Nobel laureate Gary Becker, at his blog with U.S. Court of Appeals Judge Richard Posner, has an interesting look at Israeli kibbutz, socialistic societies that started in the early twentieth century in what was then Palestine by Zionist émigrés from Europe:
Capitalism, industrialization, and the conventional family repelled these émigrés. Kibbutzniks, as they were called, replaced these fundamental aspects of modern societies with collective agriculture where all property was owned by the kibbutz, where adults were treated equally regardless of productivity, and they were rotated every few months among the various tasks that had to be performed on a farm, such as milking cows, planting crops, serving meals, and so forth.
The children were placed in Platonic-type settings, away from their parents, to be taught the ideals and norms of their society. Posner comments that these utopian societies were helpful in Israel before statehood when there was no effective central government:
Collective ownership and wage equality are ways of protecting each member of the collective from economic and other vicissitudes; “from each according to his ability, to each according to his needs”–the communist slogan actualized in the classic kibbutz–is then a method of social insurance.
These were especially important in protecting the recent settlers from So what’s the point of all this? Well, predictably, most of the kibbutz have failed. Becker and Posner each list several reasons for their failure:
Becker: However, from what I was told and could observe during my brief visit, there was not much harmony-jealousies abounded of those who were only a little better off…Anger was also felt toward those who were considered slackers since they clearly lived off the labor of others. Since everyone ate, worked, and socialized together, small differences were magnified, and became festering sores. Nor were the family arrangements any more satisfactory since parents missed their children, and visa versa.
Posner: There have always been communes, such as the Israeli kibbutzim, but they have usually failed, mainly because of free-rider problems. If wages are uniform, shirkers flourish; also, incentives to undergo training that would increase the value of one’s output are blunted. Thus we read in the New York Times article of August 27 mentioned by Becker that “Mr. Varol was born on a kibbutz in the far north, but he left at 18. He is at peace in his new home, but bitter about the past. ‘My parents worked all their lives, carrying at least 10 parasites on their backs,’ he said. ‘If they’d worked that hard in the city for as many years, I’d have had quite an inheritance coming to me by now.'”
So why talk about this on a blog about Mitt Romney? I think there are a few points to be taken from this
First, despite the seductive platitudes of socialism, in practice, even on a small scale, it does little but impoverish all those under its dominion. This may seem a fairly ordinary conclusion to MMM readers, who are no doubt attracted to Romney’s stout defense of capitalism. Yet in spite of the success of capitalism, free markets, and individual incentives, there is still a culture of collectivism in Washington. Thus, it is not sufficient for a President alone to embrace capitalism, but there must be a change in the federal government’s culture in order to effectuate change. For that I offer this from the South Carolina debate:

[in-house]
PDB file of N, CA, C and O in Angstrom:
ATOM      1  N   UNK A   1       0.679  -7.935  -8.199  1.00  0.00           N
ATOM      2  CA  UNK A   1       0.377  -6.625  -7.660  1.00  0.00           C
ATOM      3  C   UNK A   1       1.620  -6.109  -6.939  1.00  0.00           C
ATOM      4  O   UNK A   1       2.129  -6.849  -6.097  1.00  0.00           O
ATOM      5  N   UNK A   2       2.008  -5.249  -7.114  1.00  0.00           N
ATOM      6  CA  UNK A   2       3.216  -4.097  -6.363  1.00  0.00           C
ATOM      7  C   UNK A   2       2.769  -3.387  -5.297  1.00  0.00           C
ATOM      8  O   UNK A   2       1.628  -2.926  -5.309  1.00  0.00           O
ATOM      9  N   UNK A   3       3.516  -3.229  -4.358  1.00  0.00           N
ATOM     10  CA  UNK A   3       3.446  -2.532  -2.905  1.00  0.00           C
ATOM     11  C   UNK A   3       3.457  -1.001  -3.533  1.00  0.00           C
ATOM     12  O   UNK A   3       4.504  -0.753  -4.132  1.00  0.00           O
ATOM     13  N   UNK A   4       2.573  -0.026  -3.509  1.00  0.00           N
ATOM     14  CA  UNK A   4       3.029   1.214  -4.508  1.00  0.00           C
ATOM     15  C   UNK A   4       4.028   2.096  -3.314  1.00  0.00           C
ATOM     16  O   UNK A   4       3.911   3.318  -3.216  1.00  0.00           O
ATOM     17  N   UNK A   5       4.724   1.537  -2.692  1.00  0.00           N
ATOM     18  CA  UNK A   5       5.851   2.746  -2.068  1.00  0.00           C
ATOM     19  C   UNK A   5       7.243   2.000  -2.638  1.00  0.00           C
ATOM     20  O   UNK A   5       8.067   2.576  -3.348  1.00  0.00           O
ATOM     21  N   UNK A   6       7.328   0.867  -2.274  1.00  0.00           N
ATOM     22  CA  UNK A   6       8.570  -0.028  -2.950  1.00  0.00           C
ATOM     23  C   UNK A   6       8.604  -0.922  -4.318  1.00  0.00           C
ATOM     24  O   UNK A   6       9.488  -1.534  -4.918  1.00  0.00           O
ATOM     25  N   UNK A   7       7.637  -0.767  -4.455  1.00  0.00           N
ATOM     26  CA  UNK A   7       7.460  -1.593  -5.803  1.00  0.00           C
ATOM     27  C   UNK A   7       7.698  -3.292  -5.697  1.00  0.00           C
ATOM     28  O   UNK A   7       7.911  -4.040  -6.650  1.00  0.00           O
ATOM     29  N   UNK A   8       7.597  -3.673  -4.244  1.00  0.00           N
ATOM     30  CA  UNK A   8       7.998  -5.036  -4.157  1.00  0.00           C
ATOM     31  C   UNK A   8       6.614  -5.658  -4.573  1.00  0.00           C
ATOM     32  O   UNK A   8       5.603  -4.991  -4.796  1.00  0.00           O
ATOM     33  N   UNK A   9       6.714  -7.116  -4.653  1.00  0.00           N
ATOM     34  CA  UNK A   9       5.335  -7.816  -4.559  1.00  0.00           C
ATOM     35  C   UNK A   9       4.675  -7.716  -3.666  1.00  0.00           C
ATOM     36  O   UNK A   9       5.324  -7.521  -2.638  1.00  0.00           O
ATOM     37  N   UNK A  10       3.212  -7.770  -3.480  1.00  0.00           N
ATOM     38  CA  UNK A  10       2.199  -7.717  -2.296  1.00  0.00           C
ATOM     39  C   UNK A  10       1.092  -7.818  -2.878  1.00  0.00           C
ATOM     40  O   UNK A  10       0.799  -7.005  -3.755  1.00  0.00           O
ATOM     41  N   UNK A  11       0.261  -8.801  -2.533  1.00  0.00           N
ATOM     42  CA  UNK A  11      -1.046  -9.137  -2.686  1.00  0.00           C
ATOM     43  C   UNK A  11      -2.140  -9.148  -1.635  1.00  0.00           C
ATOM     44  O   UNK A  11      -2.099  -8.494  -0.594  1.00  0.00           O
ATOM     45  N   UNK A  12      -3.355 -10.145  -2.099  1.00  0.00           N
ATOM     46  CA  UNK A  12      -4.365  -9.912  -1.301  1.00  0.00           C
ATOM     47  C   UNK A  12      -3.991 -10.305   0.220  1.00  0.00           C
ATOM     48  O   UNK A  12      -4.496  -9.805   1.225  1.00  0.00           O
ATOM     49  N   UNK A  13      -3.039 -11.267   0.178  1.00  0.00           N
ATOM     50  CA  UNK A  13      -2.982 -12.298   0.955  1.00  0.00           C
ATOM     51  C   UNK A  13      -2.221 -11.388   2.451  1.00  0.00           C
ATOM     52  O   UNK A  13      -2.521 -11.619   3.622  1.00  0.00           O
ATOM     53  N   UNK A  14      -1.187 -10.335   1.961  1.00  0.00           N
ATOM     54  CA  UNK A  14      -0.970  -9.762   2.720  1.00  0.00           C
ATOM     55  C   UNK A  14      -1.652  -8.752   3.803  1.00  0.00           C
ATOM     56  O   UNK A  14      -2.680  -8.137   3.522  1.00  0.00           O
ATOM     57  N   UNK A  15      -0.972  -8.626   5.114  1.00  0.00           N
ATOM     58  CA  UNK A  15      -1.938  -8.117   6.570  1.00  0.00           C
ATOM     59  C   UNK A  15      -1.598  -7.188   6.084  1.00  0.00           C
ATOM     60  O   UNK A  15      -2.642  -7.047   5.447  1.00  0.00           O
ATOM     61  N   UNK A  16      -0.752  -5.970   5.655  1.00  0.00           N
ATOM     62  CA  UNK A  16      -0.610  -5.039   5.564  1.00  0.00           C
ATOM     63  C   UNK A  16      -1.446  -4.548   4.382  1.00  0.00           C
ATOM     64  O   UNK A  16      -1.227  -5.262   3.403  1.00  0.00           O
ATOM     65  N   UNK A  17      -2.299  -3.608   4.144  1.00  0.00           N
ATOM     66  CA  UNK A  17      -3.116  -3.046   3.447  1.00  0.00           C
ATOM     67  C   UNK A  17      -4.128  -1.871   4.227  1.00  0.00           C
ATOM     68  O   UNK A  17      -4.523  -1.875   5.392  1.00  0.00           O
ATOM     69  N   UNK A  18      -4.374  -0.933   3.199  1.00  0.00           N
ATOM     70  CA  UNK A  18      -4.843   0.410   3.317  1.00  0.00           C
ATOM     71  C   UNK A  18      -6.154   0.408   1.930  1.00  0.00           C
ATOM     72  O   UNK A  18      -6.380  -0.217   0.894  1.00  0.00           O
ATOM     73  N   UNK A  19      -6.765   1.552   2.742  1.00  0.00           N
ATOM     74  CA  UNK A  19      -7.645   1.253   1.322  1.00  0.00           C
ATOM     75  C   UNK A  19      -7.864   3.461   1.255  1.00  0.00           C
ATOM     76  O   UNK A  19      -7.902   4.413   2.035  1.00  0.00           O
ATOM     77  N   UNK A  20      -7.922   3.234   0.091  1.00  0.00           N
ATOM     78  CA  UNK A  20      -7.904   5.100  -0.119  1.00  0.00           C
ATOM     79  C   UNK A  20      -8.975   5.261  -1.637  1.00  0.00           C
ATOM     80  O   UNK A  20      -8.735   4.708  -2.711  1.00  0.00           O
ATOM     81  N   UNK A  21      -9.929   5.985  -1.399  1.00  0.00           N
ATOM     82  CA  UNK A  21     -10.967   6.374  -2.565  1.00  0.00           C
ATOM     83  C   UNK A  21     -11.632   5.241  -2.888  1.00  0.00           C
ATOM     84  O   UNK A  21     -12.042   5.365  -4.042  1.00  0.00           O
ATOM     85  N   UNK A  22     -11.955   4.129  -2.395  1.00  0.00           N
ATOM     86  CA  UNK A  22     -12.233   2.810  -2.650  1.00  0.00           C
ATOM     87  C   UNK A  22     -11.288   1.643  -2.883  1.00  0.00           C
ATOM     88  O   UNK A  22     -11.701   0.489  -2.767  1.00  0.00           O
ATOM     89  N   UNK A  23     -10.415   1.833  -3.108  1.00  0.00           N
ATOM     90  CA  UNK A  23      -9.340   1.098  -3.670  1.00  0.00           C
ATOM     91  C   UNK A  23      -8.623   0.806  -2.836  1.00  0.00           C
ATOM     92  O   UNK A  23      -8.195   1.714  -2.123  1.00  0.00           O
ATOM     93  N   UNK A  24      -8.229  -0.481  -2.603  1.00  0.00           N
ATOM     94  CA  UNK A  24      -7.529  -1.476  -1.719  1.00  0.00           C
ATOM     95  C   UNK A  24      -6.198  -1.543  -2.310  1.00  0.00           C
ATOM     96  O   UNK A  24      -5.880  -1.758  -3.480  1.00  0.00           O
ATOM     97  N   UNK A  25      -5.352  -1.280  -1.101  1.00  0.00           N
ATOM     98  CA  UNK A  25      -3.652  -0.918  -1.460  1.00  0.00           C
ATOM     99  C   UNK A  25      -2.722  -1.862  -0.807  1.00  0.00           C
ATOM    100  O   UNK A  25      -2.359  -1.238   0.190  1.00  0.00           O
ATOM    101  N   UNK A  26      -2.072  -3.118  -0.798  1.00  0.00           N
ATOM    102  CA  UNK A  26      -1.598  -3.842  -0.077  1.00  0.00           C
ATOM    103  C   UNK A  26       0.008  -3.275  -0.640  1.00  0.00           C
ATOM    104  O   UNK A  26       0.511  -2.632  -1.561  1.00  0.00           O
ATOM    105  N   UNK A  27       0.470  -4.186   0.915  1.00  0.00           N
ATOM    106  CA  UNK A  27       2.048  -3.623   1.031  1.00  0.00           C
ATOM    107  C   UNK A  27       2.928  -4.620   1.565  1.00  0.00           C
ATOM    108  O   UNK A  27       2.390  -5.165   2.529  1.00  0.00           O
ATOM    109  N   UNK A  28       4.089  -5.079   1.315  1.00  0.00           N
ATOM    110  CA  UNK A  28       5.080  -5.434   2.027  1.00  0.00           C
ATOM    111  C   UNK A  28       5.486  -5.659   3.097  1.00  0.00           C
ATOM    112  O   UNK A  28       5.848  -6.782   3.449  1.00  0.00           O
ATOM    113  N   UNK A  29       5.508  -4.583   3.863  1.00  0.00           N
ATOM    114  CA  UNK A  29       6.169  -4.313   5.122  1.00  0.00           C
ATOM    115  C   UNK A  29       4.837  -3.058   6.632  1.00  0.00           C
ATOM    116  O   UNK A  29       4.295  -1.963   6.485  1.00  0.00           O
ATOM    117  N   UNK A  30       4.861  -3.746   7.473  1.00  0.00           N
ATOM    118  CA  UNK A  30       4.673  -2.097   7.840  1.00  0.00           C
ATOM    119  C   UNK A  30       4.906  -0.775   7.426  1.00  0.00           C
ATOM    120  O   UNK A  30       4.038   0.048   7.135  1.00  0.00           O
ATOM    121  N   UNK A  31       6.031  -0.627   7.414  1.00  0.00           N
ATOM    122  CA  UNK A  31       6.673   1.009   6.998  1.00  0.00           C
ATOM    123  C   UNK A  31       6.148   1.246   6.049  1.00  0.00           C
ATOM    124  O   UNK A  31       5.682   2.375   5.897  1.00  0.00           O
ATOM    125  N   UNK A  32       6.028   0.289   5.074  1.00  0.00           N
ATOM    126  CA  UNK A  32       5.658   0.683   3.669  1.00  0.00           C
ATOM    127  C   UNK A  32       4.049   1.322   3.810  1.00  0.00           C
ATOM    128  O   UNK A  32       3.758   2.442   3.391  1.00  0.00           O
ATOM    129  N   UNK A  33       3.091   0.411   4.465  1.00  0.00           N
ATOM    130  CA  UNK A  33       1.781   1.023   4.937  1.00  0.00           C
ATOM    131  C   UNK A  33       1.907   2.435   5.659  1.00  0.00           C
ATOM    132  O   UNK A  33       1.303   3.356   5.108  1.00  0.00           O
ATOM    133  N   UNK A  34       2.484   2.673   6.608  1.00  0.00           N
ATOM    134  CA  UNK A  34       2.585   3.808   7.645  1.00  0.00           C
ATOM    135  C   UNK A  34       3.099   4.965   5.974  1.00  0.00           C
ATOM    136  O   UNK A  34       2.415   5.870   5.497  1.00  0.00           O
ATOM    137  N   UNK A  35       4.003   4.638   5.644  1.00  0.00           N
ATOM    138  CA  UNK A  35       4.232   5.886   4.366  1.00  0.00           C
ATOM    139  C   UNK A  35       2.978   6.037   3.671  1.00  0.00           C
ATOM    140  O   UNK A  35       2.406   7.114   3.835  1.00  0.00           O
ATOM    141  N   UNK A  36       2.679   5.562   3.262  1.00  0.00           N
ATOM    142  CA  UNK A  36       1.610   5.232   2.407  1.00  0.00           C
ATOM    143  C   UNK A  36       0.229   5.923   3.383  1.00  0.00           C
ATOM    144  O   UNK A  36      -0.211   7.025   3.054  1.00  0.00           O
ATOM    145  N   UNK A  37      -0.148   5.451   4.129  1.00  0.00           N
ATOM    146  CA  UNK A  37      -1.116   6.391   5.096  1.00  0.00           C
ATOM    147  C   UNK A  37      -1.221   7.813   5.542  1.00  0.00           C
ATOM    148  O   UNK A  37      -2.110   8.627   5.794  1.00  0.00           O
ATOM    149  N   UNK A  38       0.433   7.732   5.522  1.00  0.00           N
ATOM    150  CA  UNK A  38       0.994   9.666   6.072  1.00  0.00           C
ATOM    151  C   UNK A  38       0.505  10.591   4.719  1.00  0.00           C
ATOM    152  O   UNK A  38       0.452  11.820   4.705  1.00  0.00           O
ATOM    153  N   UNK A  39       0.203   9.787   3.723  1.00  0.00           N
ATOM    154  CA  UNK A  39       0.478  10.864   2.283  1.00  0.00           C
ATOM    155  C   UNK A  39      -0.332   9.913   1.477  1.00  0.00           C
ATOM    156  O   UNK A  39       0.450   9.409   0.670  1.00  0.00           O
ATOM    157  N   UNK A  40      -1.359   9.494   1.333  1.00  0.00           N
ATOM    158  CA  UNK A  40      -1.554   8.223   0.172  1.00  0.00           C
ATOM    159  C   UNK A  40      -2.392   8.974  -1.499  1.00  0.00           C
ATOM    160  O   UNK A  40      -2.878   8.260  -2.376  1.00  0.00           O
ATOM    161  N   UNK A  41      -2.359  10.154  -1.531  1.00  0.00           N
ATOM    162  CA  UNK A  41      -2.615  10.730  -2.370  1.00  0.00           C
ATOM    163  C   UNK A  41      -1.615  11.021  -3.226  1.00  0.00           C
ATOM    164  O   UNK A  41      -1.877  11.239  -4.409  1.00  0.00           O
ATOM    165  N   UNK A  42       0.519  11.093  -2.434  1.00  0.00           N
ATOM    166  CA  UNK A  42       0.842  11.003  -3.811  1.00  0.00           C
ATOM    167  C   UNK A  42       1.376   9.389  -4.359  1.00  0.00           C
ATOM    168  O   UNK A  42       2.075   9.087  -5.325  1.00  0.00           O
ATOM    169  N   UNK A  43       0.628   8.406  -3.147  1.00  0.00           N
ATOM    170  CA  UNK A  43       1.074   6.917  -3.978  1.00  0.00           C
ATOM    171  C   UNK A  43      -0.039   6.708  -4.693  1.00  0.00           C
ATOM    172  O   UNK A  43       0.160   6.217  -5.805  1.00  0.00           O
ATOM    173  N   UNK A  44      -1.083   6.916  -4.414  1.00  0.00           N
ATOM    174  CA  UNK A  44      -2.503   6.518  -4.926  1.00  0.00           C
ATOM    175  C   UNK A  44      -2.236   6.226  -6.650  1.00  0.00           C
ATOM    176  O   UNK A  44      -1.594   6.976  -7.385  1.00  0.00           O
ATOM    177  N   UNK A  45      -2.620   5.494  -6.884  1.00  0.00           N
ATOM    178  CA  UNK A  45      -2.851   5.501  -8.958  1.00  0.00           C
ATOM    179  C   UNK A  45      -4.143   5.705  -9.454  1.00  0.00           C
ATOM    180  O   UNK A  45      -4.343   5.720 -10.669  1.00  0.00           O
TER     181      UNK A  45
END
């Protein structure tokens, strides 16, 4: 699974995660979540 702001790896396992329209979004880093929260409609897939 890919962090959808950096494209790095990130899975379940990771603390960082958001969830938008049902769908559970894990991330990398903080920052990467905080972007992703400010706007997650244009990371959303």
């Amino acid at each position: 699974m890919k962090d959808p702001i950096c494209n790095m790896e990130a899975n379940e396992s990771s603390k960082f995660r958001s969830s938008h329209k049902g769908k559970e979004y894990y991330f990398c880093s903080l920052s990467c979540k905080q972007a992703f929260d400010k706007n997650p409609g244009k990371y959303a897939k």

Second, family structure matters. Becker’s conclusion is this:
Basically, they ignored the evidence of history that self interest and family orientation is not the product of capitalism, but is human nature due to selection from evolutionary pressure over billions of years.
It is common to find politicians deride the importance of the family. Even some Republicans (I’m looking at you Rudy) seem to embrace the notion that family is an artificial construct, that can (or perhaps should) be disregarded as elemental to the preservation of our society. This notion is present in the ever expanding role of schools in teaching about sexuality. Some programs proposed (I’m looking at you Barack) imply that schools are the better environment in which to broach sensitive topics. Alternatively, they find little use for increased parental involvement and responsibility for their children’s education. Additionally, the nature of marriage (instrumental in the formation of a solid family structure) is under attack almost daily, as evidenced by the recent court decision in Iowa. All these ideas, as Becker concludes, are inconsistent with billions of years of natural selection. The family has been the constant structure of society. As governments have come and gone, the family has survived and provided the most important elements of human existence. Romney understands and advocates strengthening the family:
Third, Mitt Romney is the best candidate to advance those themes. In fact, I think that these two Becker conclusions, along with the main purpose of government in providing for the common defense, are Romney’s campaign pillars: